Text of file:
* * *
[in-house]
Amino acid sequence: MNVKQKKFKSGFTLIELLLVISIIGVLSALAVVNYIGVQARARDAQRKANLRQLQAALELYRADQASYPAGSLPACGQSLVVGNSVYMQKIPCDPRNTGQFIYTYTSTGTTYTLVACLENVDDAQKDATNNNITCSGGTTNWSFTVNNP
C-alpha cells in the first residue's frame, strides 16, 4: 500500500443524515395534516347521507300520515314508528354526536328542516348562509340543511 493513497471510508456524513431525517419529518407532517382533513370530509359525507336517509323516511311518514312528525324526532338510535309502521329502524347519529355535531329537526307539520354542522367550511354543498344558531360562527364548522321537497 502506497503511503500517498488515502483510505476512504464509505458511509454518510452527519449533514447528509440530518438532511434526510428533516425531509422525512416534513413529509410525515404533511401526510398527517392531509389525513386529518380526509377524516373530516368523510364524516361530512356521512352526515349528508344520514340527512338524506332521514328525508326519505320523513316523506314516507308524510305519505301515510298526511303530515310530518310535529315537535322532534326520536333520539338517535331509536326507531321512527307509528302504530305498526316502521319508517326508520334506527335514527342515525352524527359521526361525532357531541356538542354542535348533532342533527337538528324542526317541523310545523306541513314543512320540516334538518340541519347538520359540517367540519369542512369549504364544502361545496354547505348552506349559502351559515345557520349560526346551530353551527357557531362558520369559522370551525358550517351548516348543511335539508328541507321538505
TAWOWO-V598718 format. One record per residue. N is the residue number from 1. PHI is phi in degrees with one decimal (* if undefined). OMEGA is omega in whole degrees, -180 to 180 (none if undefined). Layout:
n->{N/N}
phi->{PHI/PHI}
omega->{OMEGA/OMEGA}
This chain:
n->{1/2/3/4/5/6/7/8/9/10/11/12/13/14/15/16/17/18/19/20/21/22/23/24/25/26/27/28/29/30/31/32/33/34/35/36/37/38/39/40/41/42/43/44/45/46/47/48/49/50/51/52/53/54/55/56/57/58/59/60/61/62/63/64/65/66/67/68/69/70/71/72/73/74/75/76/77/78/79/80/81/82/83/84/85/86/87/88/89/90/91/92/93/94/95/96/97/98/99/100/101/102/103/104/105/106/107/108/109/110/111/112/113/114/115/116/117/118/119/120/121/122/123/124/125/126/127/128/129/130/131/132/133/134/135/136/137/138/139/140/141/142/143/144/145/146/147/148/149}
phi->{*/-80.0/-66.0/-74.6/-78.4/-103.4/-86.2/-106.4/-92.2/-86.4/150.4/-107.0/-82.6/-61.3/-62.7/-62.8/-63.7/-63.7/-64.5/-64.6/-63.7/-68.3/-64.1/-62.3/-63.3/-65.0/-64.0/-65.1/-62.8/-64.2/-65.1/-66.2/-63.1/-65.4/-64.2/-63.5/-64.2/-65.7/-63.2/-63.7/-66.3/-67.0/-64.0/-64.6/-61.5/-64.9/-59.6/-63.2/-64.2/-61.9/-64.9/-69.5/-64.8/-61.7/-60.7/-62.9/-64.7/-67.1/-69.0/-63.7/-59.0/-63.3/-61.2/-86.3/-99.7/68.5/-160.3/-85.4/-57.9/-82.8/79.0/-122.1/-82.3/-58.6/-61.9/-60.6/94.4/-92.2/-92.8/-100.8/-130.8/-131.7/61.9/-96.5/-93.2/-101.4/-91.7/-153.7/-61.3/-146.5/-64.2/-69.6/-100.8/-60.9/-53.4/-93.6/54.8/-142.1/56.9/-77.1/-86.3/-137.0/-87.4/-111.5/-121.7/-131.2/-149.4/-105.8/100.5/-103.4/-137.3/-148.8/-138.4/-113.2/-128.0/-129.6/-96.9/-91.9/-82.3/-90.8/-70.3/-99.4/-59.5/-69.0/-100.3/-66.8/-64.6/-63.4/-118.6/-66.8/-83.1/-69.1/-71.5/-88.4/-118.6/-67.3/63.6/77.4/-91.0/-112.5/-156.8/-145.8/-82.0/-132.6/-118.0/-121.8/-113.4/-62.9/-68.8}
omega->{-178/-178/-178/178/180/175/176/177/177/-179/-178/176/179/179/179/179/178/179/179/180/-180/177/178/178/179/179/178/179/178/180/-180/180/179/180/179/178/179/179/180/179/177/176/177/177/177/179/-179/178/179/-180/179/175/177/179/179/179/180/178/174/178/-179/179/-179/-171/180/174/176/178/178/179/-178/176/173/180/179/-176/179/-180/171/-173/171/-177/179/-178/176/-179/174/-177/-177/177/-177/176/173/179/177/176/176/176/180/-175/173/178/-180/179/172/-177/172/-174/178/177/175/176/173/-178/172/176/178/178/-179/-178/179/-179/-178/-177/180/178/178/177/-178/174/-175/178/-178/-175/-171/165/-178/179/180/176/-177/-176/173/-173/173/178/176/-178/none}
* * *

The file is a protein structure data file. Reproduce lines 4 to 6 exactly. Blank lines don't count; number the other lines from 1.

TAWOWO-V598718 format. One record per residue. N is the residue number from 1. PHI is phi in degrees with one decimal (* if undefined). OMEGA is omega in whole degrees, -180 to 180 (none if undefined). Layout:
n->{N/N}
phi->{PHI/PHI}